Lawn reduction is a big part of creating an earth-friendly, sustainable landscape. As lawn area decreases, you end up mowing less, using less water, and greatly reducing the use of fertilizers and chemicals – if you even bothered with them in the first place. Groundcovers can help you get to a lawn-free yard even faster.
Besides being a great lawn substitute with the aforementioned benefits, a solid cover of plants provides an insulating cover for the soil. It works like a living mulch that keeps the soil cooler in the summer, and allows the soil to retain moisture longer.
Unlike a lawn, the use of native groundcovers can result in increased biodiversity in your yard. You will attract even more beneficial creatures if you employ a variety of plants, and include a few simple water features. Shallow watering dishes at ground level and bird baths will attract and serve birds and pollinators of all sorts. In moist settings, dense ground covers are known to attract snails and slugs – and we are here to tell you that this is a good thing! Newts and toads, and some birds such as thrushes, love to eat slugs and snails.
When gardening in collaboration with nature, the importance of selecting plants that are suited to the soil type and conditions at your site cannot be over emphasized. The benefits of moisture retention, weed prevention, and reduced maintenance are the natural result of well-sited, happy plants – the right plants in the right location.
A massed planting is often what comes to mind when thinking about groundcover. This traditional approach features large swaths of low-growing plants, and is best suited to colony-forming, rhizomatous species (plants with horizontal roots that send up shoots). Groundcovers can also be mixed for a more naturalized look. This first photo shows a natural, all native, woodland floor that includes a diversity of plants in little more than one square foot of space – with Wild Ginger, Solomons Plume, Wood Sedge and Rue Anemone:
Planted on it’s own, Wild Ginger is great colonizer – excellent for weed suppression and erosion control on slopes (see Wild Ginger to suppress Garlic Mustard) – but it also plays well with others, and combines beautifully with Maidenhair or other ferns:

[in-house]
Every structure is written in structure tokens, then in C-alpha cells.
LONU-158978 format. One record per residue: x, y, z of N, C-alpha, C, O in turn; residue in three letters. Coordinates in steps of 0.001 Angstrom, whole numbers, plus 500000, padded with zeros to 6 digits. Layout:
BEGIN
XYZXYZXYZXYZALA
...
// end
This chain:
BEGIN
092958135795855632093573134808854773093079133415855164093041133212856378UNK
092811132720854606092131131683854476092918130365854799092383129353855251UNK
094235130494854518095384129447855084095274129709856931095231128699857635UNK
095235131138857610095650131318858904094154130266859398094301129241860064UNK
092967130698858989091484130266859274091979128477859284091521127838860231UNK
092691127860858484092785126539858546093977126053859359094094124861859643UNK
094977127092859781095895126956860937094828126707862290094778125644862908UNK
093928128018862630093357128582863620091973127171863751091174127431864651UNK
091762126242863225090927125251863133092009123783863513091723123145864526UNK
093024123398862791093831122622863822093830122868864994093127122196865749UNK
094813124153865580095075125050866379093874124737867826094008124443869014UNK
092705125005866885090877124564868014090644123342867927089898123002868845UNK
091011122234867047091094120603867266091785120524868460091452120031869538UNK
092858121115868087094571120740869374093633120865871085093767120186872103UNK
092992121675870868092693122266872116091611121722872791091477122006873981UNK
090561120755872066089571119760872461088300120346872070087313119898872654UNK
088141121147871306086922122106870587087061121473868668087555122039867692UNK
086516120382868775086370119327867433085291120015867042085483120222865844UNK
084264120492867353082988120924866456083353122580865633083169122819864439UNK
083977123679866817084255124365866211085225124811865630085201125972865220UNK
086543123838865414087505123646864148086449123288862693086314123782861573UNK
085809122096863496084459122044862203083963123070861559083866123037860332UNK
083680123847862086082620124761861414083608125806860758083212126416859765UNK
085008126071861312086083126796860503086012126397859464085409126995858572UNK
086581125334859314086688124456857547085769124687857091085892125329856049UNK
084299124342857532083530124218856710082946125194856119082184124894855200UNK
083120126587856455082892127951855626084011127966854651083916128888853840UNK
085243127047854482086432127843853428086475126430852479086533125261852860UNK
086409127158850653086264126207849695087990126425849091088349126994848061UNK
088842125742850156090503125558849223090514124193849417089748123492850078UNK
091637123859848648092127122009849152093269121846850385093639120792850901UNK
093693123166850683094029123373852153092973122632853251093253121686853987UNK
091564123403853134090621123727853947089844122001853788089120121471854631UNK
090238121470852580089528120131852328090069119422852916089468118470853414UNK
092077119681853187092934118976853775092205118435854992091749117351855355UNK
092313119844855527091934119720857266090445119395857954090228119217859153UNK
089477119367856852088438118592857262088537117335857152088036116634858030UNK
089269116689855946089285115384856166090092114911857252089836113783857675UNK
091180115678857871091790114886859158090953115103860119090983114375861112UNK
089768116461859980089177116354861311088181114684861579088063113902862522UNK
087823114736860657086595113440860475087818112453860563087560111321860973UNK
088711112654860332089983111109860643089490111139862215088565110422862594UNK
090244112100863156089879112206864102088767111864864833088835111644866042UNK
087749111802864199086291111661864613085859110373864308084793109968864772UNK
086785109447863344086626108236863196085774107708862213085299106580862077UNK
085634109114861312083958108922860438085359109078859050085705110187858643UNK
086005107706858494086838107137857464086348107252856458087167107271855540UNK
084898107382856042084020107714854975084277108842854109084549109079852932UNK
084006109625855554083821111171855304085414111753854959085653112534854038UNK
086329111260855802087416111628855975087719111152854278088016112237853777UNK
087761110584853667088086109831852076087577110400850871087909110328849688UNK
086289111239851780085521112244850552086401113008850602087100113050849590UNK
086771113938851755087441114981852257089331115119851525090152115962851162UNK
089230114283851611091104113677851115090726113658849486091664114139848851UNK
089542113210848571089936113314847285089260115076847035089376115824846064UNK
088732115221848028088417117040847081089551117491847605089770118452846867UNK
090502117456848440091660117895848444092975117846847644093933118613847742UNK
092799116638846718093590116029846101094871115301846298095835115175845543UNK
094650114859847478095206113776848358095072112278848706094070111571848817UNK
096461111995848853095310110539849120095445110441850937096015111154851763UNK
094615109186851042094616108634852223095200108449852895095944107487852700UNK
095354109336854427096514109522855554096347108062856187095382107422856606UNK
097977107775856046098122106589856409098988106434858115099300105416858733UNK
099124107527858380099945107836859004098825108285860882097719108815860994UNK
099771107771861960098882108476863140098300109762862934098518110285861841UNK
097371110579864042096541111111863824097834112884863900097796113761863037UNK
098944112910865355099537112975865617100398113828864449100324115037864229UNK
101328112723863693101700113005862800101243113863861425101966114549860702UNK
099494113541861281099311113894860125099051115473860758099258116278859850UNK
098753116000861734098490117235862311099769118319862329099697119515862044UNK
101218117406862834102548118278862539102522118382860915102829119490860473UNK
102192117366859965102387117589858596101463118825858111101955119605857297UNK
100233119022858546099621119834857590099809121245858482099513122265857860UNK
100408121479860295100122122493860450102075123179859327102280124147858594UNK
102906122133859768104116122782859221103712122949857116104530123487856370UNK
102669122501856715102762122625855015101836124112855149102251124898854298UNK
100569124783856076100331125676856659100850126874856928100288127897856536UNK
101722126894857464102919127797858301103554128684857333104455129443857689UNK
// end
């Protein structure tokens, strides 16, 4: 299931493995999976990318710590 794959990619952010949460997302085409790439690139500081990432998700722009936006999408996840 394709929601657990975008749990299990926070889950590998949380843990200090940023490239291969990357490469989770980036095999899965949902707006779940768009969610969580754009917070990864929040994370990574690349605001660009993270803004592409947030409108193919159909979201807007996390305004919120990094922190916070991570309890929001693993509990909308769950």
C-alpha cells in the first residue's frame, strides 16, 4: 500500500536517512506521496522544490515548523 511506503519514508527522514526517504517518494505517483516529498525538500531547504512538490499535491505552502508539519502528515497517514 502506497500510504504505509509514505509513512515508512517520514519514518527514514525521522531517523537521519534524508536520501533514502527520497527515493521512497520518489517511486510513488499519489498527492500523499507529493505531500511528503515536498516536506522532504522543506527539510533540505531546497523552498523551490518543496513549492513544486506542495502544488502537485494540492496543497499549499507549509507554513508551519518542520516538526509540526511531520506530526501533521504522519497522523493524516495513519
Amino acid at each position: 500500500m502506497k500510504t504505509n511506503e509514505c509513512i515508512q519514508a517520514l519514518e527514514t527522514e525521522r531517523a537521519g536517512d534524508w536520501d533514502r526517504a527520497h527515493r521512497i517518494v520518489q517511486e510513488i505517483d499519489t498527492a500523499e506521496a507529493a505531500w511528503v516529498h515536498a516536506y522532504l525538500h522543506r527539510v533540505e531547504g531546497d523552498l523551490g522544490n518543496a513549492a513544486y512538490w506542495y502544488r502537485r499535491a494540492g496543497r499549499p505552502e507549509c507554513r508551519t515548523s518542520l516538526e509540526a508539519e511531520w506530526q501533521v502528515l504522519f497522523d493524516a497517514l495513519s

This low woodland shows Golden Groundsel – often referred to simply as “Packera” – growing naturally with Sensitive Fern. Both plants prefer moist soils and partial shade, and they look quite good together:
Prairie Smoke is a slower colonizer, but the fluffy spring seed heads are so worth it! Great for sunny rock gardens and dry to medium soils (but not clay). It will do best if planted with other low growers like Harebell and Junegrass, as it doesn’t compete well when shaded by large, talls plants:
Wild Geranium is not rhizomatous, but this clump forming woodland perennial does spread readily when it’s in a happy location. Light shade is best. The springtime flowers rise above the attractive palmate leaves. Plant it around the base of trees, it doesn’t mind! Combine it with Solomon’s Seal, ferns, trillium:
Canada Anemone often gets a bad rap for being an aggressive spreader, but it just needs a thought-out planting strategy. If planted in partial shade, it will spread toward the sunny areas. Make sure that adjacent area are densely planted, as it will take advantage of openings, but won’t invade a dense cover. Or plant it between structures and surrounded by hardscape. Canada Anemone blooms for an extended period in spring and can be combined with sedges to cover large areas:
Wild Strawberry is a great naturalizing groundcover. Let this low-growing plant creep around everything else and you will won’t need mulch. Using mulch around newly planted transplants is almost always recommended, but in a mature planting, groundcover works like a living mulch to create an earth-friendly landscape.
Bearberry is a dry site specialist. Got dry sandy soil? Pine trees? This may be your groundcover. It will grow in rocks and on beaches.
A FEW POPULAR NATIVE GROUND COVERS, BY HEIGHT
|LOW GROWING 6″– 1′||MEDIUM 1′ – 2′||TALL 2‘ – 3’|
|For Sun:||For Sun:||For Sun:|
|Wild Strawberry||Stiff Coreopsis||Sweet Fern|
|Prairie Smoke||Canada Anemone||For Shade:|
|Western Spiderwort||Obedient Plant||Goat’s Beard|
|For Shade:||Mistflower||Cinnamon Fern|
|Wild Stonecrop||Sensitive Fern||Interrupted Fern|
|Wild Ginger||Palm Sedge|
|Maidenhair Fern||Fox Sedge|
|Oak Fern||For Shade:|
|Pennsylvania Sedge||Starry Solomon’s Plume|
|Ivory Sedge||Solomon’s Plume|
|Eastern Star Sedge||Big Leaf Aster|
|Bloodroot||Zig Zag Goldenrod|